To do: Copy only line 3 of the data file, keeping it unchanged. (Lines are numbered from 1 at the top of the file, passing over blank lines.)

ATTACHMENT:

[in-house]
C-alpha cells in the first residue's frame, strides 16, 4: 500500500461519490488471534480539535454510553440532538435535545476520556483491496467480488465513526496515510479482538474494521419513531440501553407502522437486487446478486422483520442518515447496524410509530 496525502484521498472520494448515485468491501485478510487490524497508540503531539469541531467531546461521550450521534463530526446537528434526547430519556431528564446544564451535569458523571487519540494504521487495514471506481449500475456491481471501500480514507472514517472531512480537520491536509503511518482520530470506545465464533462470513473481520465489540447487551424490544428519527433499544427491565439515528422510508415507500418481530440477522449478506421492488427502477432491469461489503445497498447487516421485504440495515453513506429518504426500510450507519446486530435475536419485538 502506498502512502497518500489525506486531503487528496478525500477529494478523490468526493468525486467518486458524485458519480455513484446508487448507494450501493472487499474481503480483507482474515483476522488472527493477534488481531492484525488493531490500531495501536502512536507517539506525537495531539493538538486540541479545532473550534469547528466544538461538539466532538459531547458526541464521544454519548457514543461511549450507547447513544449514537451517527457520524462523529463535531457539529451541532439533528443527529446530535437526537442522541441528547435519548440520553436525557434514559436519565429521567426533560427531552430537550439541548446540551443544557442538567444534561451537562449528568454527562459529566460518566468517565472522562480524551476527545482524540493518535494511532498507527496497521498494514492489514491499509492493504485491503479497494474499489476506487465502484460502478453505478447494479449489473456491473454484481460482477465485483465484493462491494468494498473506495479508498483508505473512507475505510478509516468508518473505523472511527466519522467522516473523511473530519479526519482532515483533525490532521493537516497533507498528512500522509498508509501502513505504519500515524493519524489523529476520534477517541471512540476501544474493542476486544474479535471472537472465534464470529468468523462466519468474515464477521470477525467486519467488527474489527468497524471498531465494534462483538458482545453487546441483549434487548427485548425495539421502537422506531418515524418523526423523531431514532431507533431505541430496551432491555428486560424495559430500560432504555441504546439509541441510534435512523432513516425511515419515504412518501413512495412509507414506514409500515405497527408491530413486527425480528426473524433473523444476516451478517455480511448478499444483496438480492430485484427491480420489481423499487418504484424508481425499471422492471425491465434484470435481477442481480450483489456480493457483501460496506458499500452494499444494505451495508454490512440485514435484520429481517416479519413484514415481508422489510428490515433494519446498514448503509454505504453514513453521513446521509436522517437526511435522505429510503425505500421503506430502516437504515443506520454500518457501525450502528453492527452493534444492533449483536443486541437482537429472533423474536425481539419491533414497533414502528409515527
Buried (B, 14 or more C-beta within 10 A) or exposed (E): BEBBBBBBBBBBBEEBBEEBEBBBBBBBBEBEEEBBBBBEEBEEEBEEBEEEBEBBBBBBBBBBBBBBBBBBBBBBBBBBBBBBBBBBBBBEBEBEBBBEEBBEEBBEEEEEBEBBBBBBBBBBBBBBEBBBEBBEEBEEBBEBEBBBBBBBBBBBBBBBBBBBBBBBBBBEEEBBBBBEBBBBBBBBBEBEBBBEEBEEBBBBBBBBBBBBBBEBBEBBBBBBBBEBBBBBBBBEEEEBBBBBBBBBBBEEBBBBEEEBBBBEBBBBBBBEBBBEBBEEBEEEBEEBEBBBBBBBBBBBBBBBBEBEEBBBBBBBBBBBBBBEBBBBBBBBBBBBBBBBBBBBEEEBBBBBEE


Buried (B, 14 or more C-beta within 10 A) or exposed (E): BEBBBBBBBBBBBEEBBEEBEBBBBBBBBEBEEEBBBBBEEBEEEBEEBEEEBEBBBBBBBBBBBBBBBBBBBBBBBBBBBBBBBBBBBBBEBEBEBBBEEBBEEBBEEEEEBEBBBBBBBBBBBBBBEBBBEBBEEBEEBBEBEBBBBBBBBBBBBBBBBBBBBBBBBBBEEEBBBBBEBBBBBBBBBEBEBBBEEBEEBBBBBBBBBBBBBBEBBEBBBBBBBBEBBBBBBBBEEEEBBBBBBBBBBBEEBBBBEEEBBBBEBBBBBBBEBBBEBBEEBEEEBEEBEBBBBBBBBBBBBBBBBEBEEBBBBBBBBBBBBBBEBBBBBBBBBBBBBBBBBBBBEEEBBBBBEE